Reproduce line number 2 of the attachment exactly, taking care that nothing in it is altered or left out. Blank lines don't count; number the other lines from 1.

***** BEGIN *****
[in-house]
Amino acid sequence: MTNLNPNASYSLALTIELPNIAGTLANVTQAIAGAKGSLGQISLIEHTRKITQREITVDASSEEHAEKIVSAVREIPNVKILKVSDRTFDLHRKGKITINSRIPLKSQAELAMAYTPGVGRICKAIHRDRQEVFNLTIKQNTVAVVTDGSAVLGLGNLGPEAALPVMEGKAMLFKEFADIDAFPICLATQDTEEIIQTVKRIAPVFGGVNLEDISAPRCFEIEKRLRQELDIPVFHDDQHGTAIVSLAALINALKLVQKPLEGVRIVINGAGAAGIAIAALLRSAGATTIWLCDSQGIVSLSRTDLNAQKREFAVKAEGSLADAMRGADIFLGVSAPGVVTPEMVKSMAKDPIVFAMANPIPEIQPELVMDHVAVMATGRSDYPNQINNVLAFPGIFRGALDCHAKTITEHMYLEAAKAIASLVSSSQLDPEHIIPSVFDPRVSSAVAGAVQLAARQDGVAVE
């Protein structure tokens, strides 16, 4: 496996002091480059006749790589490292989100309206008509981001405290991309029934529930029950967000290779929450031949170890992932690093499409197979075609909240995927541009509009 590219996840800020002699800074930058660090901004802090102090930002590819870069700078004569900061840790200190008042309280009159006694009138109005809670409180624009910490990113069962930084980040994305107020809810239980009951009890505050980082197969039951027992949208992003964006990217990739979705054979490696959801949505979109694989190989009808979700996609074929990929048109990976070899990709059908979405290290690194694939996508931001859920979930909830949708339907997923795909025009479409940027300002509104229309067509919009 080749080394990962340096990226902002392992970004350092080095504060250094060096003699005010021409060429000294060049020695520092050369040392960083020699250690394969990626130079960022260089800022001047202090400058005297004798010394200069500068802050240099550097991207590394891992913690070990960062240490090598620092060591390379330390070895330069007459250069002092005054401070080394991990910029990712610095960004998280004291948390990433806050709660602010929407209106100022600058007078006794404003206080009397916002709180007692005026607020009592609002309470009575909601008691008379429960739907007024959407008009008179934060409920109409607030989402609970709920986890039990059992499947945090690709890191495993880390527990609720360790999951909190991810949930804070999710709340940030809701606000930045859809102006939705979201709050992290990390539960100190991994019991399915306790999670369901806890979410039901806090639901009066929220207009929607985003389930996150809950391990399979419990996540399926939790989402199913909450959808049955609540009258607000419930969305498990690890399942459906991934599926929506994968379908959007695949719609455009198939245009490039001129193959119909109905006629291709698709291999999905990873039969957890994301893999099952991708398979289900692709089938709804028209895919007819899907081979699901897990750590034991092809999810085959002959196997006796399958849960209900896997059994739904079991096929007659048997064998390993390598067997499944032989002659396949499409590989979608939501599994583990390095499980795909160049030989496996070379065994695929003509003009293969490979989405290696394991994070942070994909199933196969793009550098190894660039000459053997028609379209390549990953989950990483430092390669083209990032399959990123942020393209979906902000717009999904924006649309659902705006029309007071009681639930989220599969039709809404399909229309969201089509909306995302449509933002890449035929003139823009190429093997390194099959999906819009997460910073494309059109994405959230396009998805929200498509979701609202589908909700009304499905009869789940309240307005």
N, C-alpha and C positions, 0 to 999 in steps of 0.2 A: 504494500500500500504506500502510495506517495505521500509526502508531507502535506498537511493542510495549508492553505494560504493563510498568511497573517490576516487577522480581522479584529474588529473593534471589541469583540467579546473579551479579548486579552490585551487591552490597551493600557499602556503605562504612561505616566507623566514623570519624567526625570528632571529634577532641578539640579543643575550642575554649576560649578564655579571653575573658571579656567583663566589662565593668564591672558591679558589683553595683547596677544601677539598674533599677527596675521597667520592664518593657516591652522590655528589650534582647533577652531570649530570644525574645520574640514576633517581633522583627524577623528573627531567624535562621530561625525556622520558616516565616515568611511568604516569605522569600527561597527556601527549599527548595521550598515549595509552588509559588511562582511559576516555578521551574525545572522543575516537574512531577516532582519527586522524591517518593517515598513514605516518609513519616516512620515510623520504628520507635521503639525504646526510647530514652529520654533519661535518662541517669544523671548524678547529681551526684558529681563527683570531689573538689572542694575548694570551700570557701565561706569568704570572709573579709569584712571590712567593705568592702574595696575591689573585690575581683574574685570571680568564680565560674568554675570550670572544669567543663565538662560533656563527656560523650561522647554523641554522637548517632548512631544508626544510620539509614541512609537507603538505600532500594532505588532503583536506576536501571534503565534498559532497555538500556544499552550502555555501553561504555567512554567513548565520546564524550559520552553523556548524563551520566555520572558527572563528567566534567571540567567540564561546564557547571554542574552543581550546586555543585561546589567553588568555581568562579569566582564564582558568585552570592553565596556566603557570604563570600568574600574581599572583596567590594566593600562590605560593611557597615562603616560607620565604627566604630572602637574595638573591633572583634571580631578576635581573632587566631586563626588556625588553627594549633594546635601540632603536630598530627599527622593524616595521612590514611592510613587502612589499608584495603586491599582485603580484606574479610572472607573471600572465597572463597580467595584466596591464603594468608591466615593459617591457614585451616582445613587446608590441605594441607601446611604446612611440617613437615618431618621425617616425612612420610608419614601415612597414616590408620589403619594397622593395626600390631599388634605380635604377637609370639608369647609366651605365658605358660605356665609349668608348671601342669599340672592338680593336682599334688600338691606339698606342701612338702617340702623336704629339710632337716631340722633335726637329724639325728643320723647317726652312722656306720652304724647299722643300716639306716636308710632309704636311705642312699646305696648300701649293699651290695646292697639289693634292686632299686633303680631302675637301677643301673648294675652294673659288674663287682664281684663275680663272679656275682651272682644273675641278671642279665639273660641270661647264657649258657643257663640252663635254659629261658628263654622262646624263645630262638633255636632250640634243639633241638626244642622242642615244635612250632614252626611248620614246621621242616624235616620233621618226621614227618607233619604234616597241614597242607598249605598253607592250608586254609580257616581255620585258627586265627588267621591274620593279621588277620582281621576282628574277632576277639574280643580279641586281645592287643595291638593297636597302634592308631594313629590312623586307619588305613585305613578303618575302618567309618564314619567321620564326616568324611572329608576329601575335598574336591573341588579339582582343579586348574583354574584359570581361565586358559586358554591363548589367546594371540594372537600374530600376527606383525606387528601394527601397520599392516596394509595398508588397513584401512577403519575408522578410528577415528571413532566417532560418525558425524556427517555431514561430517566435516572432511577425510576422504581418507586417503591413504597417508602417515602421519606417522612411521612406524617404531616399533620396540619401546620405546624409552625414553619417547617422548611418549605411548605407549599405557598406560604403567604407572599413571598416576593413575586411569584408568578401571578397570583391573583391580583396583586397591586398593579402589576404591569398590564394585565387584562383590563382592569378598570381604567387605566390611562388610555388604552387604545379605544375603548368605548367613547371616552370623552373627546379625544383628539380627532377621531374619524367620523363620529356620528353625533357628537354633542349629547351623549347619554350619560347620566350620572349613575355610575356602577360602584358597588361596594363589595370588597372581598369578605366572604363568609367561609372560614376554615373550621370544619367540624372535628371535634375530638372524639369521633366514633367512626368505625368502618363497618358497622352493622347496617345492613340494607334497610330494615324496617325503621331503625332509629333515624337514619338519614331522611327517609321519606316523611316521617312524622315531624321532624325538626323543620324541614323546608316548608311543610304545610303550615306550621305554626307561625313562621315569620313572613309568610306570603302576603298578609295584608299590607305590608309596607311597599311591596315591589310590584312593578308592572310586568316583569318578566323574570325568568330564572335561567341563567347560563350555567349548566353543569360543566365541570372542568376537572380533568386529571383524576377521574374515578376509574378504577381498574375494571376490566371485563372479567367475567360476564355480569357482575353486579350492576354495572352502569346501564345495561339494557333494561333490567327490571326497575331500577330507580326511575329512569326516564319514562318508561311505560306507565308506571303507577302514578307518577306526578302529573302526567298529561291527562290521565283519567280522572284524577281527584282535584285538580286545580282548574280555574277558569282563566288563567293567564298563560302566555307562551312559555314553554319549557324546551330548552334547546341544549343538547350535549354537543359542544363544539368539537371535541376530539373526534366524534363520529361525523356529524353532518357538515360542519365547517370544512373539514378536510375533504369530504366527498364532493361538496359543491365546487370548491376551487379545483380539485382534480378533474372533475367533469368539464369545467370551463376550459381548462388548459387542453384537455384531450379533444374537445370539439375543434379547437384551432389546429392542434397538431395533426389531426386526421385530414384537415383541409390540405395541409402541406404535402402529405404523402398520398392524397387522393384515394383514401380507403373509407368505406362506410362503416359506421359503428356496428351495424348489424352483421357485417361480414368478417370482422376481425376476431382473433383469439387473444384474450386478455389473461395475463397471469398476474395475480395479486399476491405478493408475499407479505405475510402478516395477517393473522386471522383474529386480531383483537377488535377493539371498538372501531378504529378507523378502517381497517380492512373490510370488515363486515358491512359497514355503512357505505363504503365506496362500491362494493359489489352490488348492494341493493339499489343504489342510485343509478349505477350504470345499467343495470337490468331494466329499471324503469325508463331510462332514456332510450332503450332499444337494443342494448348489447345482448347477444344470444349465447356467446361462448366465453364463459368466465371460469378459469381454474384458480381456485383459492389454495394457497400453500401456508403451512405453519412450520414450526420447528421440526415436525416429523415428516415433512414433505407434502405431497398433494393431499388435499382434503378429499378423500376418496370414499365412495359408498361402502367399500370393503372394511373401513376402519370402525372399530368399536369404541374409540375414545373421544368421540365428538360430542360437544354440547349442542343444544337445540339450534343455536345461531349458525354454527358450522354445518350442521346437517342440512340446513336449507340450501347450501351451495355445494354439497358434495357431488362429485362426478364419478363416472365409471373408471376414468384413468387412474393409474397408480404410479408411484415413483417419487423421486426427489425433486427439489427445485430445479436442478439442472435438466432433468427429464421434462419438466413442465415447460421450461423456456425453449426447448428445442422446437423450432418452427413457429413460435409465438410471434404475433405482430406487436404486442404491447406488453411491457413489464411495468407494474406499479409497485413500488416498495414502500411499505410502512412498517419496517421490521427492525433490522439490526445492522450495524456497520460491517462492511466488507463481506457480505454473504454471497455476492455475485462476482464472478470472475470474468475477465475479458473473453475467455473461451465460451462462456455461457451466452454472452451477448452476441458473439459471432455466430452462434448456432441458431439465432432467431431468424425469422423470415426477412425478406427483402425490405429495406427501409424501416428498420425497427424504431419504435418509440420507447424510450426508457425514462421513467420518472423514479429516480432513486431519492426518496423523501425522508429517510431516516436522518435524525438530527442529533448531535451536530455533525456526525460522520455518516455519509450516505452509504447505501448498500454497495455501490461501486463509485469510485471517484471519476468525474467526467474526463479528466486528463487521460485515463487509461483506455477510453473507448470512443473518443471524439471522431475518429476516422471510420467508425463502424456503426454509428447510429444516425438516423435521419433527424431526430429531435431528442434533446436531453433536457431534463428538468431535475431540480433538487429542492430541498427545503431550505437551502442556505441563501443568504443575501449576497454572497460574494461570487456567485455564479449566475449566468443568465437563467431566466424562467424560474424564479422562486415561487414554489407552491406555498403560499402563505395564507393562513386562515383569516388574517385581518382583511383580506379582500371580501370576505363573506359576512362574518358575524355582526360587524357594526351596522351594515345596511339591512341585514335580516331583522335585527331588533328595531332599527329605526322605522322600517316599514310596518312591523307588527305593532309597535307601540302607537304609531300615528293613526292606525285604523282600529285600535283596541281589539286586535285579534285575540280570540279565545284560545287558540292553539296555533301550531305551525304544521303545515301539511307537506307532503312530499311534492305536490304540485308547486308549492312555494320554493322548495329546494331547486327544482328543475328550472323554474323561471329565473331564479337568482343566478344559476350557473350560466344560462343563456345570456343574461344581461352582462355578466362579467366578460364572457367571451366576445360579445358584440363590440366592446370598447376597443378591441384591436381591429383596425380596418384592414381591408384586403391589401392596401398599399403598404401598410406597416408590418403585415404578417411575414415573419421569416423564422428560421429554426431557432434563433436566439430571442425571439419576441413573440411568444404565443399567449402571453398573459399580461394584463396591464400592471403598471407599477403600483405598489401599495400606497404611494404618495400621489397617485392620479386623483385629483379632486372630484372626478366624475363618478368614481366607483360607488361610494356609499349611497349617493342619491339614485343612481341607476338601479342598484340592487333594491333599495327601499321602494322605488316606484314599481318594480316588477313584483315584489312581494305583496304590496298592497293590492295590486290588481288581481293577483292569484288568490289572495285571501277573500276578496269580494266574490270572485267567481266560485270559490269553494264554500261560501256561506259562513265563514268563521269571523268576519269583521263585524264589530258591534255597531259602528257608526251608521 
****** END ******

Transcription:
Amino acid sequence: MTNLNPNASYSLALTIELPNIAGTLANVTQAIAGAKGSLGQISLIEHTRKITQREITVDASSEEHAEKIVSAVREIPNVKILKVSDRTFDLHRKGKITINSRIPLKSQAELAMAYTPGVGRICKAIHRDRQEVFNLTIKQNTVAVVTDGSAVLGLGNLGPEAALPVMEGKAMLFKEFADIDAFPICLATQDTEEIIQTVKRIAPVFGGVNLEDISAPRCFEIEKRLRQELDIPVFHDDQHGTAIVSLAALINALKLVQKPLEGVRIVINGAGAAGIAIAALLRSAGATTIWLCDSQGIVSLSRTDLNAQKREFAVKAEGSLADAMRGADIFLGVSAPGVVTPEMVKSMAKDPIVFAMANPIPEIQPELVMDHVAVMATGRSDYPNQINNVLAFPGIFRGALDCHAKTITEHMYLEAAKAIASLVSSSQLDPEHIIPSVFDPRVSSAVAGAVQLAARQDGVAVE